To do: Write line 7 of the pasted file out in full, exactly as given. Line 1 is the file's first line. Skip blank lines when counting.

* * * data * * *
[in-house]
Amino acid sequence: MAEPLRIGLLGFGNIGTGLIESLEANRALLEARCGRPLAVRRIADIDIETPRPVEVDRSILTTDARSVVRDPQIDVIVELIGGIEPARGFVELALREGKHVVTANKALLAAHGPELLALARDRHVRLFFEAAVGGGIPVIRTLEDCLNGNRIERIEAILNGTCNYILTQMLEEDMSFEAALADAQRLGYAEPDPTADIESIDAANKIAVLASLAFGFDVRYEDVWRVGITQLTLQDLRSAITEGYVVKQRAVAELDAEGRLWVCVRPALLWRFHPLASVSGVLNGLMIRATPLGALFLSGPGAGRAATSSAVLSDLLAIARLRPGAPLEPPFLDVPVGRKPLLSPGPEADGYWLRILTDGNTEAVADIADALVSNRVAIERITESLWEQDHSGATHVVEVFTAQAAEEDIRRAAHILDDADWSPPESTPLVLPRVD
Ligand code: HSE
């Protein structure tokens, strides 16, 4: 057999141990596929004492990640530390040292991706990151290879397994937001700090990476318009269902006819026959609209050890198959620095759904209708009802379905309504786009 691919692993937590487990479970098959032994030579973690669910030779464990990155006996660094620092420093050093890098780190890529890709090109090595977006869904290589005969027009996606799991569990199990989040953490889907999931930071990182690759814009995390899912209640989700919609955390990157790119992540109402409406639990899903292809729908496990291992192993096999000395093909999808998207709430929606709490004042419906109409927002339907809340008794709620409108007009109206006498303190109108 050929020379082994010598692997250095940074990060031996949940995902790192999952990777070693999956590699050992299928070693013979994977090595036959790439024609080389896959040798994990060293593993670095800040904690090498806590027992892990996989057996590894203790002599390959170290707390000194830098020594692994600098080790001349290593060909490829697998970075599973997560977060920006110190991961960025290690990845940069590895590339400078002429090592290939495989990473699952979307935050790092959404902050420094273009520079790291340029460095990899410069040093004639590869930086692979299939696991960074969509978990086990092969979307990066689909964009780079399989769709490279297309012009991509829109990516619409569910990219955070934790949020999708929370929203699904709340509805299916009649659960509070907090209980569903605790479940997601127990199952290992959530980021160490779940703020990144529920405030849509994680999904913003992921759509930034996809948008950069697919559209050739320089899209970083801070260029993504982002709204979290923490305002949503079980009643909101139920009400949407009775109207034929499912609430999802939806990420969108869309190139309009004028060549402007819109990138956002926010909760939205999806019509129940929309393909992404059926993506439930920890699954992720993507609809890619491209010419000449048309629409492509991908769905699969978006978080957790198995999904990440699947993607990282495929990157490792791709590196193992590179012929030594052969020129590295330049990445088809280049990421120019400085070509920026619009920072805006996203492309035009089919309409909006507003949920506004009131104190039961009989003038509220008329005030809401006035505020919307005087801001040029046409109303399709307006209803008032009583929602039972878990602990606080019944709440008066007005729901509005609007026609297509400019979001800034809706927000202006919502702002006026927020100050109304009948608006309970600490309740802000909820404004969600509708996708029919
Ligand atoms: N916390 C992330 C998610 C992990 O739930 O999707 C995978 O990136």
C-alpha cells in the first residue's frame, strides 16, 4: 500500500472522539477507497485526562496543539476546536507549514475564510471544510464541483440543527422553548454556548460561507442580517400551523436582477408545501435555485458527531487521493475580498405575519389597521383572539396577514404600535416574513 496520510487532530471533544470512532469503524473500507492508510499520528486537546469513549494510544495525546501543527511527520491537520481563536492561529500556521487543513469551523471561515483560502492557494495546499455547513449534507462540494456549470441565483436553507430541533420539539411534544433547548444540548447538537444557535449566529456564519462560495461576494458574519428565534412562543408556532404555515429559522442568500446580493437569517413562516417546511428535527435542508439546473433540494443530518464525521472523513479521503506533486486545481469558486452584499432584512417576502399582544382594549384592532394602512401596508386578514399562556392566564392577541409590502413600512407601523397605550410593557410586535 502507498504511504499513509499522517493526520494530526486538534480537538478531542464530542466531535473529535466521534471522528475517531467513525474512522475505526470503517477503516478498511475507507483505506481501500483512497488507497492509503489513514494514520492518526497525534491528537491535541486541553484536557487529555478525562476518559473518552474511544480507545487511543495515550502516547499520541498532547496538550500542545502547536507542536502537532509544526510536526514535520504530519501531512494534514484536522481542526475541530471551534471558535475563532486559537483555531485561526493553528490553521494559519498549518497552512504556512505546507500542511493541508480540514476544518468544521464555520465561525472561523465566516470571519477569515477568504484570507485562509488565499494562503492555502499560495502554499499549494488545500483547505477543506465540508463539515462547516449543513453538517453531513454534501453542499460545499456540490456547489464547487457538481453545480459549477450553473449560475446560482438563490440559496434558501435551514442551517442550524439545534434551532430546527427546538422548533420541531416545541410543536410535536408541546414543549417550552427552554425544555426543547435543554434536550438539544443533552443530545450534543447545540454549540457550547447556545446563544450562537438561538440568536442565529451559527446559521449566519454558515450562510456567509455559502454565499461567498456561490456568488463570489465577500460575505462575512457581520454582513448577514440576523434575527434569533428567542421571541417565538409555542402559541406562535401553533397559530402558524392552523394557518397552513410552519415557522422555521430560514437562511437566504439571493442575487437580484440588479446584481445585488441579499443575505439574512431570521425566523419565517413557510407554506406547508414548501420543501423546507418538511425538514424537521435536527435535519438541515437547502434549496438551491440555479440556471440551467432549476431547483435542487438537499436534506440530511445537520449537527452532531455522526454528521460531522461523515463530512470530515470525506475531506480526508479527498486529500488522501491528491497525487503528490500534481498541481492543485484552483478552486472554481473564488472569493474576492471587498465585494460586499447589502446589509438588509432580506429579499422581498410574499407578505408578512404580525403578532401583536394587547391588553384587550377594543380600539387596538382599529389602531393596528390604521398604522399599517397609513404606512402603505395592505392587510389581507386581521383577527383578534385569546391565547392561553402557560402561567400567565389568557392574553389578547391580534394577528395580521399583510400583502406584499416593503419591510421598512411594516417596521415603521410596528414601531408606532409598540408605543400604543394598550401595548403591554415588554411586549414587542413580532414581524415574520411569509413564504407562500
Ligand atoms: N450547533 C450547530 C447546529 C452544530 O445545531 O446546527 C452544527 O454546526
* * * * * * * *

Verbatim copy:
Ligand atoms: N450547533 C450547530 C447546529 C452544530 O445545531 O446546527 C452544527 O454546526